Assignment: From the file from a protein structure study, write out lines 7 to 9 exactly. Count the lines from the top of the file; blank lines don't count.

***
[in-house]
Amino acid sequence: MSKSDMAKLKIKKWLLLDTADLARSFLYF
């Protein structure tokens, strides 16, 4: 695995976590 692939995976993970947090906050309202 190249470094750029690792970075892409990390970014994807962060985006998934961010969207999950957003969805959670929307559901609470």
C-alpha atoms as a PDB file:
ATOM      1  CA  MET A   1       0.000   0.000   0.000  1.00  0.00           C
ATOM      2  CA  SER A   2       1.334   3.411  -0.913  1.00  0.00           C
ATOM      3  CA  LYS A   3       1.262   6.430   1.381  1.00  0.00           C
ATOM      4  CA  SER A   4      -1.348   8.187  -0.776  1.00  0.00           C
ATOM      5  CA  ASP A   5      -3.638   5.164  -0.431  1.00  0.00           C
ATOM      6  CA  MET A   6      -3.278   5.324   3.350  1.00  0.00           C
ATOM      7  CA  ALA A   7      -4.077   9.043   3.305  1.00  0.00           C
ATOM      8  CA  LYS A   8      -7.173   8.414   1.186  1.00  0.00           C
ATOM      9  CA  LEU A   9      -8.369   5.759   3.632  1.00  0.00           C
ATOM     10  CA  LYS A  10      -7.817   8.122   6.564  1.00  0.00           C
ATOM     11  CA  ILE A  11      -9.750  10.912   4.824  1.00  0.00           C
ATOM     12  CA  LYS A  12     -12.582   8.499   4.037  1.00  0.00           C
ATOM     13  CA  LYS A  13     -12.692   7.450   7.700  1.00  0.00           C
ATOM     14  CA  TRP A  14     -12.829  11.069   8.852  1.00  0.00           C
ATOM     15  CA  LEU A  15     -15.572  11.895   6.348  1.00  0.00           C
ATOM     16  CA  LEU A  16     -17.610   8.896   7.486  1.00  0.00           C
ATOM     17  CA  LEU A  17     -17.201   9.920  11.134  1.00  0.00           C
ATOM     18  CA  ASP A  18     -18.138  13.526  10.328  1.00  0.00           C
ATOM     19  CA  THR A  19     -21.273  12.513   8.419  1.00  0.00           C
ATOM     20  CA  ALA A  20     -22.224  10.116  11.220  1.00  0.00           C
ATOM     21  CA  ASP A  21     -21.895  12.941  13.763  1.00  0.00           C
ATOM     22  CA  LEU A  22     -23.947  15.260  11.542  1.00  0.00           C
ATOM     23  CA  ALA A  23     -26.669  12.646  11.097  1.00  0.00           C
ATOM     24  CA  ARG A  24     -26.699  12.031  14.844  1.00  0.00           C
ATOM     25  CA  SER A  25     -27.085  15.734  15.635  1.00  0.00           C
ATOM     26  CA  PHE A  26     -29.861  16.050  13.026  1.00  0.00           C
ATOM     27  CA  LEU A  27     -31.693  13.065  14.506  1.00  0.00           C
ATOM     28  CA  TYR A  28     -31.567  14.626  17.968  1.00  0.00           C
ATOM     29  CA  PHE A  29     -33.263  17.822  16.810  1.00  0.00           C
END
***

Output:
ATOM      3  CA  LYS A   3       1.262   6.430   1.381  1.00  0.00           C
ATOM      4  CA  SER A   4      -1.348   8.187  -0.776  1.00  0.00           C
ATOM      5  CA  ASP A   5      -3.638   5.164  -0.431  1.00  0.00           C